August Existing Home Sales

After four consecutive months of increases, existing home sales dropped in August according to the Nations Association of Realtors.  On a seasonally adjusted annualized basis, the number of completed transactions declined 1.8 percent to 5.05 million units.  This follows July’s downwardly revised count of 5.14 million (originally 5.15 million).  Despite the slowdown, August’s was the second highest pace of 2014.  However, sales were 5.3 percent lower than a year earlier.

Regional differences and cash buyers put pressure on the monthly tally.  Existing home sales in the south declined 4.1 percent in August.  Transactions in the west dropped 5.1 percent in the period.  Midwest and Northeast sales increased 2.4 percent and 4.7 percent respectively.  Unfortunately, the Northeast is the smallest market in the country and account for just 670,000 units.  The South is the most active of the four territories, so its decline coupled with the slowdown in the West overwhelmed the other two sections of the country.  Cash transactions were 23 percent of the total in August, down for the second month in a row after comprising 29 percent of July’s deals.  All-cash sales now represent the lowest overall share since December 2009 when they were 22 percent of the total.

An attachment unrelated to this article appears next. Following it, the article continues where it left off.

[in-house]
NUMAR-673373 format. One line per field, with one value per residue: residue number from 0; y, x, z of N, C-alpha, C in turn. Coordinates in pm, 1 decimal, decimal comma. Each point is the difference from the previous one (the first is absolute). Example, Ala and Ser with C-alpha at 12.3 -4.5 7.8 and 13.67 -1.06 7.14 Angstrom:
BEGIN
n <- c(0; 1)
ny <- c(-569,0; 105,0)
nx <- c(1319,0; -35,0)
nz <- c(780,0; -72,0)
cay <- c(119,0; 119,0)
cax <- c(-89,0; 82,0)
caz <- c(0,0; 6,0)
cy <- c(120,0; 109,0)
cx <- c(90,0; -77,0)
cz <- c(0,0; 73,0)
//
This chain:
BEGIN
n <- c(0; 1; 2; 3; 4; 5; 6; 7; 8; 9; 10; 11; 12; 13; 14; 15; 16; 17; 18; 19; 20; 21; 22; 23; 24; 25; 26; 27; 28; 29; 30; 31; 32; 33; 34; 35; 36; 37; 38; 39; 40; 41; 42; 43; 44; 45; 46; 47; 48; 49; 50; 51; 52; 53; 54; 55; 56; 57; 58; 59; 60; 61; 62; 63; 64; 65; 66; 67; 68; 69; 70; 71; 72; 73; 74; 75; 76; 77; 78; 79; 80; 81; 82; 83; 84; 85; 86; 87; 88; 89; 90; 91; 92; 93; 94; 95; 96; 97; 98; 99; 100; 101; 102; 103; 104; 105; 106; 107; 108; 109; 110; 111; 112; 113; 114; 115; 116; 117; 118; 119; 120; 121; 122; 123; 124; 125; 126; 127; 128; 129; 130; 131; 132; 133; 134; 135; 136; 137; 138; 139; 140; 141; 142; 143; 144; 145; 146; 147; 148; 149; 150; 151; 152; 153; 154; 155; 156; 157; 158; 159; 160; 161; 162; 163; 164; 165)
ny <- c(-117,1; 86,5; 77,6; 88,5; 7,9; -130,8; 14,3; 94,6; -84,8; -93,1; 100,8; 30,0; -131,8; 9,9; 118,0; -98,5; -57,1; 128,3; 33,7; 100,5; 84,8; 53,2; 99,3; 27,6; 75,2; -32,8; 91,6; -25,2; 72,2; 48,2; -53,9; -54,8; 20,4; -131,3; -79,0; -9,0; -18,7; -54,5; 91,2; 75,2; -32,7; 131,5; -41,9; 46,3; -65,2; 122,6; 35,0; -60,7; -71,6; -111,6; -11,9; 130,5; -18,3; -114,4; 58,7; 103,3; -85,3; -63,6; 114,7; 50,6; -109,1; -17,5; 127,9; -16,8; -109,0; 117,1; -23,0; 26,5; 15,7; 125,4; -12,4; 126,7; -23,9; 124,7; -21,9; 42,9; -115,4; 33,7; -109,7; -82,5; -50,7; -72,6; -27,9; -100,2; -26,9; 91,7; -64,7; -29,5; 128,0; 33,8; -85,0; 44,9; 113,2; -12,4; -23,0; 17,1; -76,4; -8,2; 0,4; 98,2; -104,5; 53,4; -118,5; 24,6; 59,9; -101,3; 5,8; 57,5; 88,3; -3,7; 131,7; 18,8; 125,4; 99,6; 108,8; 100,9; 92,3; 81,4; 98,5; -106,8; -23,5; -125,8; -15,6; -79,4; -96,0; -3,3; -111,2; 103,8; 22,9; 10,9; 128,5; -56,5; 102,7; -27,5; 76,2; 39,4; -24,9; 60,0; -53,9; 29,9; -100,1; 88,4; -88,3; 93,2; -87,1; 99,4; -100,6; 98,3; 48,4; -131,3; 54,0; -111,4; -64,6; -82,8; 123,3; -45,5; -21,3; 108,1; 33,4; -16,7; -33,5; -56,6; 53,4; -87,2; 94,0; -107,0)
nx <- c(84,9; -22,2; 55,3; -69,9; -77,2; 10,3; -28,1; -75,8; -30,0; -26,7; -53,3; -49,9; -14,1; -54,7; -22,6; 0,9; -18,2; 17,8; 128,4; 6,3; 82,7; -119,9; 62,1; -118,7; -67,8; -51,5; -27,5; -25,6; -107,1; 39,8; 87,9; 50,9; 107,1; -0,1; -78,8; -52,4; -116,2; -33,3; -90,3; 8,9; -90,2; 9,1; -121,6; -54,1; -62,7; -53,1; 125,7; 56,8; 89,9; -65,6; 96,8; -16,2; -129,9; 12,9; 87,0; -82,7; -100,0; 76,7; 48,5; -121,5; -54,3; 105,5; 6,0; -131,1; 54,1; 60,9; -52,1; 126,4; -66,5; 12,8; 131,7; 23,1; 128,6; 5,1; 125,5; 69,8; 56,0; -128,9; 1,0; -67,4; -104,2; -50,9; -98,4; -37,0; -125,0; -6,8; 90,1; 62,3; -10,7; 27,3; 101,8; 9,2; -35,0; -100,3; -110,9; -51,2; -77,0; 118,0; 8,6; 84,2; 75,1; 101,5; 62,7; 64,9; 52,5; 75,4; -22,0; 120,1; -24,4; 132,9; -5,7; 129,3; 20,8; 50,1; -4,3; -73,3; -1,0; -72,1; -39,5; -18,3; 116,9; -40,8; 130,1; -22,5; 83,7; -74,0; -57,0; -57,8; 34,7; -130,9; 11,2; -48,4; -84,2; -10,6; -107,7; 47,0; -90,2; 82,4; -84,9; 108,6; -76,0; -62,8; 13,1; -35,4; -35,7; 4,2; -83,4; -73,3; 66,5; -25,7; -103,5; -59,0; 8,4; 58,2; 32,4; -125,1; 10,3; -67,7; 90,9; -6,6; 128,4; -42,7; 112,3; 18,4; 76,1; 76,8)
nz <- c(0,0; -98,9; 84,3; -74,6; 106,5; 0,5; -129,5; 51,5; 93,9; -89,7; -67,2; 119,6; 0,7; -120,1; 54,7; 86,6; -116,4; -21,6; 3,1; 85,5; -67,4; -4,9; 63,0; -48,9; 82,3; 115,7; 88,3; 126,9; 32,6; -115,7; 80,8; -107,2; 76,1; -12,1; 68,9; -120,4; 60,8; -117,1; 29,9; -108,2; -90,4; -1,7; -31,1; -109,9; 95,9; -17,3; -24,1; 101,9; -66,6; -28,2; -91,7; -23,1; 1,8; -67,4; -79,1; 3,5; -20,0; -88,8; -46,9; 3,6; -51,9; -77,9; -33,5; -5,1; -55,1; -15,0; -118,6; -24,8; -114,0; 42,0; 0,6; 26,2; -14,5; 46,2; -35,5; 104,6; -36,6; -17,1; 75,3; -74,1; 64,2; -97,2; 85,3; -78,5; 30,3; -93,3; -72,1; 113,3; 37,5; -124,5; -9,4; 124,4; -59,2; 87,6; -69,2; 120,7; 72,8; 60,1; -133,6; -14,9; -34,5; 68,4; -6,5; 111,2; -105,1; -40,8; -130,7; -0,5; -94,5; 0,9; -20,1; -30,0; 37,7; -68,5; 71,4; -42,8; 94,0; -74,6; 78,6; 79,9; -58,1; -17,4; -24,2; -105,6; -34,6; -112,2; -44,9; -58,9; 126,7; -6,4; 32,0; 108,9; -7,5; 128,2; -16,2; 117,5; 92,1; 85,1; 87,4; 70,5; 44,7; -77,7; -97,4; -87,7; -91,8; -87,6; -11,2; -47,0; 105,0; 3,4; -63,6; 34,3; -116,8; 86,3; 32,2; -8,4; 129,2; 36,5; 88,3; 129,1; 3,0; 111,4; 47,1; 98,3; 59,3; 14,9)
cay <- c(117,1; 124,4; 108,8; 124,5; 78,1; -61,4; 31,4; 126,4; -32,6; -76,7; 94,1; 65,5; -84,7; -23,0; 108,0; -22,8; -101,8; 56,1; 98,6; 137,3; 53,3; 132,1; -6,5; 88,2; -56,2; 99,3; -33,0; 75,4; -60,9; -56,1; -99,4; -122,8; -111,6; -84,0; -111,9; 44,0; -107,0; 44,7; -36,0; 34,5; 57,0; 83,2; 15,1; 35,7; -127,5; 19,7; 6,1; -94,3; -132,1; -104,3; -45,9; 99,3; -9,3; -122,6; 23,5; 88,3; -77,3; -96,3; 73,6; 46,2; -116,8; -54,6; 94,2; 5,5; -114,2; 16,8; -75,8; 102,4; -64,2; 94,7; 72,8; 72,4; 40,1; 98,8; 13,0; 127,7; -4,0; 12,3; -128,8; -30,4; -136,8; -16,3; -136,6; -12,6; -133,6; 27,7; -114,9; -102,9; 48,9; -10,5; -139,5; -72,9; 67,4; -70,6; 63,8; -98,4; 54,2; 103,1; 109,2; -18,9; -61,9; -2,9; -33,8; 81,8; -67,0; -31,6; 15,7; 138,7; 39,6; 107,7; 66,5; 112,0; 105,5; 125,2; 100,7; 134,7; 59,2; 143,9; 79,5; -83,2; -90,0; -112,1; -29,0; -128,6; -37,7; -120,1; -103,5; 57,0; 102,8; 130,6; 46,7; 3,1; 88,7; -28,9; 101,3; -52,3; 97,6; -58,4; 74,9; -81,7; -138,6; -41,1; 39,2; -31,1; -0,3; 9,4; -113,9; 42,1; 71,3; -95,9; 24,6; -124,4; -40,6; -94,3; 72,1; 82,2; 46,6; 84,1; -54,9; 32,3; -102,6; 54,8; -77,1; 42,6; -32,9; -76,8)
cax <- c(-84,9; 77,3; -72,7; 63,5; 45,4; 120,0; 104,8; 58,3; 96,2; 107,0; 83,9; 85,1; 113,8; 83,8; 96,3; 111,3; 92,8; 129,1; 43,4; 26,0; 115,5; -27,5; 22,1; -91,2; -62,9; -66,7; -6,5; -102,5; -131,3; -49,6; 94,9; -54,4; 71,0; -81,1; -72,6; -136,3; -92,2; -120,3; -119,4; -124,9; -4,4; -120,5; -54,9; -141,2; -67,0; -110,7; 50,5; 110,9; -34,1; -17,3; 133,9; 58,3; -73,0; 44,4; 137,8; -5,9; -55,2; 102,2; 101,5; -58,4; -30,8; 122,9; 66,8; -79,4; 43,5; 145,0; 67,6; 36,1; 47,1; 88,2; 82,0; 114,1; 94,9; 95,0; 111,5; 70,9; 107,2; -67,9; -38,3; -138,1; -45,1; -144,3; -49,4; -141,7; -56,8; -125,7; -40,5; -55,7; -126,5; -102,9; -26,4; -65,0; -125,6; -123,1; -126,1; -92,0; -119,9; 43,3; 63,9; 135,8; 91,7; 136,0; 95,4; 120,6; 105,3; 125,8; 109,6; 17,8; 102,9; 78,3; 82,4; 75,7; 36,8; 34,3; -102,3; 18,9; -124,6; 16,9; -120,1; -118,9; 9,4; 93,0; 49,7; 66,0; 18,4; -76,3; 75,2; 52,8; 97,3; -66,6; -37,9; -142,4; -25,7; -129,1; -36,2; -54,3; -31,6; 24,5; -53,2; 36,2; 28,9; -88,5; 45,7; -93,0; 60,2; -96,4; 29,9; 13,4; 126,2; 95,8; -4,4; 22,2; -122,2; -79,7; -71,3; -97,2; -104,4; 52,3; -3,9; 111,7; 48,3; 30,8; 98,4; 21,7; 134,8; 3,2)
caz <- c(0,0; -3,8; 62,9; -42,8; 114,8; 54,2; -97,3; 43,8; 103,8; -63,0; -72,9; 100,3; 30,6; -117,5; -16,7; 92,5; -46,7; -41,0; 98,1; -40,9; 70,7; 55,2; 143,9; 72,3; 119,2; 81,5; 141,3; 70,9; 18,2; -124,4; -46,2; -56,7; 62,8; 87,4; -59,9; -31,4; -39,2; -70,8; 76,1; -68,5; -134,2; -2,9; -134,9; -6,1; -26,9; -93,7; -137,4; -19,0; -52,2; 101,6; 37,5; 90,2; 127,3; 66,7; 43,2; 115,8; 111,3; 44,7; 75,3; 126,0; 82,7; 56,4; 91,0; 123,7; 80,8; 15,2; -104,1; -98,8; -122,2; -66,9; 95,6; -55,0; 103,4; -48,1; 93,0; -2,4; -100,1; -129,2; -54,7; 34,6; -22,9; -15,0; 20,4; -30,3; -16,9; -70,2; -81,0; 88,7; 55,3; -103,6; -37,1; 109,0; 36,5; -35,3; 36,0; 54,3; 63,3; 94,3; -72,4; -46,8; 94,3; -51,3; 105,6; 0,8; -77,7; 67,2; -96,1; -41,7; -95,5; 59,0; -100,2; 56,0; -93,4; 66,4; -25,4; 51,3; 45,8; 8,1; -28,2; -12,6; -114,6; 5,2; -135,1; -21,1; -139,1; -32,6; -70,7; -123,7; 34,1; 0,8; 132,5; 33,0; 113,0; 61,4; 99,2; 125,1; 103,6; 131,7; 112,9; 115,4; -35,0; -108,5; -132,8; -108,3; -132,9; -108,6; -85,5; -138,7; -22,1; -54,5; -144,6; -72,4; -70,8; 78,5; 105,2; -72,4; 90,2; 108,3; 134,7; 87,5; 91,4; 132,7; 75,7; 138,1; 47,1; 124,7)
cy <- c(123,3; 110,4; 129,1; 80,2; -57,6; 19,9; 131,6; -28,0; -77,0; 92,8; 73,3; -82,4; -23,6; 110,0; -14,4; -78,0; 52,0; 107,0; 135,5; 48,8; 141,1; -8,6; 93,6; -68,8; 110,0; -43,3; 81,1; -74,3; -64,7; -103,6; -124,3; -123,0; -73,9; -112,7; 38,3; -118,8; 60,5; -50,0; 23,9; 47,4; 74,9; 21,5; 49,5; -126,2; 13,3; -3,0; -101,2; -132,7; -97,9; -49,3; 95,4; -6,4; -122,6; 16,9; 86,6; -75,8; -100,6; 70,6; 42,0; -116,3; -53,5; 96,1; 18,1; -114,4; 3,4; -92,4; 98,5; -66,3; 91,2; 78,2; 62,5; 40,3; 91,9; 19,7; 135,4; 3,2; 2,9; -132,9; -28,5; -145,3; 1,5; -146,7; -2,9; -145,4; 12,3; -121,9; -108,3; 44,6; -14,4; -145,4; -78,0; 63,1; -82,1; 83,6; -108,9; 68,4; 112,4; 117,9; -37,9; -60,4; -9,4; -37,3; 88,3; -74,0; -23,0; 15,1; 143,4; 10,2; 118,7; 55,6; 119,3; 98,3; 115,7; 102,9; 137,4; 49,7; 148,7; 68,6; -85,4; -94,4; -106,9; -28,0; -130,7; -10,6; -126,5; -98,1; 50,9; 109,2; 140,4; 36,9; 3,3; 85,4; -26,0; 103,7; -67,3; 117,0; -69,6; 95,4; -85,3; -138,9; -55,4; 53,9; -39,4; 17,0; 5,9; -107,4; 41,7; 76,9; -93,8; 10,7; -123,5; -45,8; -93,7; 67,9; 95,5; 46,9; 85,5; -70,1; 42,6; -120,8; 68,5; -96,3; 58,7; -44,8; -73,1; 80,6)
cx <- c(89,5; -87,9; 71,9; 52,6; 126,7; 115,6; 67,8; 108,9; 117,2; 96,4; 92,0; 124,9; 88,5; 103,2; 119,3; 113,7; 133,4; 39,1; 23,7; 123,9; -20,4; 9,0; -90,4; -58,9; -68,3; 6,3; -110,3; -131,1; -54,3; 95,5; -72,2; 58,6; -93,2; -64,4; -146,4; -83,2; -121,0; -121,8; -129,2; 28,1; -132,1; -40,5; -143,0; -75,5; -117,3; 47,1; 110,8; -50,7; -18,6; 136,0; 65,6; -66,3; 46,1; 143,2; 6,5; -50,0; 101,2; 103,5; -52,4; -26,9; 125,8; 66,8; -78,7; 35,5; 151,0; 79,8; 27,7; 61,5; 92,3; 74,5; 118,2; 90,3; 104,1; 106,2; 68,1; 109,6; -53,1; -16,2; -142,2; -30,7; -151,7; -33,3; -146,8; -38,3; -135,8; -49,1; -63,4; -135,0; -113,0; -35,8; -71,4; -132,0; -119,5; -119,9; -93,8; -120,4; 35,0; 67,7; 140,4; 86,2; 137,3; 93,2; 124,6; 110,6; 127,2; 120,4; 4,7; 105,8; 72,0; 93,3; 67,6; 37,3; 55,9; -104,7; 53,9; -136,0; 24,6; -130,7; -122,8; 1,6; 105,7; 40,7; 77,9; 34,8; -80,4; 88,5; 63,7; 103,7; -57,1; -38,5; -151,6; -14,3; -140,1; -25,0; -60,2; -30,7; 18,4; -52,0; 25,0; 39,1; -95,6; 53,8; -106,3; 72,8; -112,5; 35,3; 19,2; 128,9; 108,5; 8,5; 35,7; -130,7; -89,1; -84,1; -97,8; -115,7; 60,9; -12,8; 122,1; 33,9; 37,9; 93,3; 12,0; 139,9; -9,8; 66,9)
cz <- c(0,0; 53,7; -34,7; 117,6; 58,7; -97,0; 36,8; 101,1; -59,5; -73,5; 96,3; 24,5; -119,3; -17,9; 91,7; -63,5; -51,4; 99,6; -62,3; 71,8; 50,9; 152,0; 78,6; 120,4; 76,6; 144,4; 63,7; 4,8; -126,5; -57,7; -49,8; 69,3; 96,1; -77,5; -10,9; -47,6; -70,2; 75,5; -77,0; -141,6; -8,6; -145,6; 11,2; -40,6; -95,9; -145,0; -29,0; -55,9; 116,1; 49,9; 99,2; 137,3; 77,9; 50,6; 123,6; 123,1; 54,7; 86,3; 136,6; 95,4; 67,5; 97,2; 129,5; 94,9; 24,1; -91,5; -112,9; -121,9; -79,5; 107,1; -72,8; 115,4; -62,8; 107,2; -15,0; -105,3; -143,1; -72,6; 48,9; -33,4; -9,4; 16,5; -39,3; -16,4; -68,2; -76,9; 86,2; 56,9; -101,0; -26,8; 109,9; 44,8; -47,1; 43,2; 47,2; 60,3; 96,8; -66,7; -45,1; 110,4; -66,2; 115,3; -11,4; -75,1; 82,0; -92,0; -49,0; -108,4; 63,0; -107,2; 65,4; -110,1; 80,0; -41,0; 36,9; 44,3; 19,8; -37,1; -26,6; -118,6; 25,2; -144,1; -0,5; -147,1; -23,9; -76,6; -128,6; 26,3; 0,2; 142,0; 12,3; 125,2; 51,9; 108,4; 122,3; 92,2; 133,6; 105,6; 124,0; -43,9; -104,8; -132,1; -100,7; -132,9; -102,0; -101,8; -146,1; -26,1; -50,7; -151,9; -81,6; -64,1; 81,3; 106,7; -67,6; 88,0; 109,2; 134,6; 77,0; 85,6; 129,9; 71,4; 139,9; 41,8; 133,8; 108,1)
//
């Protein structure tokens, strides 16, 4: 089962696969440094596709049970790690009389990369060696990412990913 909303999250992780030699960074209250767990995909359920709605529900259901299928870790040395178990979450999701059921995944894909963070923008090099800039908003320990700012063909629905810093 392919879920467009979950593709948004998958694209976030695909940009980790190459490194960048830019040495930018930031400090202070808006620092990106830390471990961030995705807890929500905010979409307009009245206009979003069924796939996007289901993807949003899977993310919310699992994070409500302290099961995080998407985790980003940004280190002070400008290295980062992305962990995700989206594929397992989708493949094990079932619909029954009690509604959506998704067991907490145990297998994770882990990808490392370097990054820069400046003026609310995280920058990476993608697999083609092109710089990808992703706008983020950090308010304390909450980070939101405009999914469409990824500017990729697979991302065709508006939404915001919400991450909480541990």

Price measures were mixed.  The median existing-home price was $219,800, which is 4.8 percent higher than a year earlier.  Year-over-year price changes have been positive for 30 consecutive months.  However, month-over-month prices fell for a second consecutive period in August.  If June 2014 is the maximum value for the median sales price this year, it will be the sixth year in a row where June is the most expensive month on that basis.

Atlas finds the statistic on all-cash buyers to be the most interesting of this report.  If those capable of paying cash for a home are leaving the market, they will need to be replaced in order to support a larger number of transactions.  First-time homebuyers are one source of additional demand, but this cohort did not increase their relative participation in the period.  Their share of transactions remained level at 29 percent.  They have also been under 30 percent of the total for 16 out of the past 17 months, so they are not exhibiting signs of acceleration.  If all-cash investors and previous renters do not increase their representation in sales, demand will wane, which may cause prices to fall.            (by C. Cox)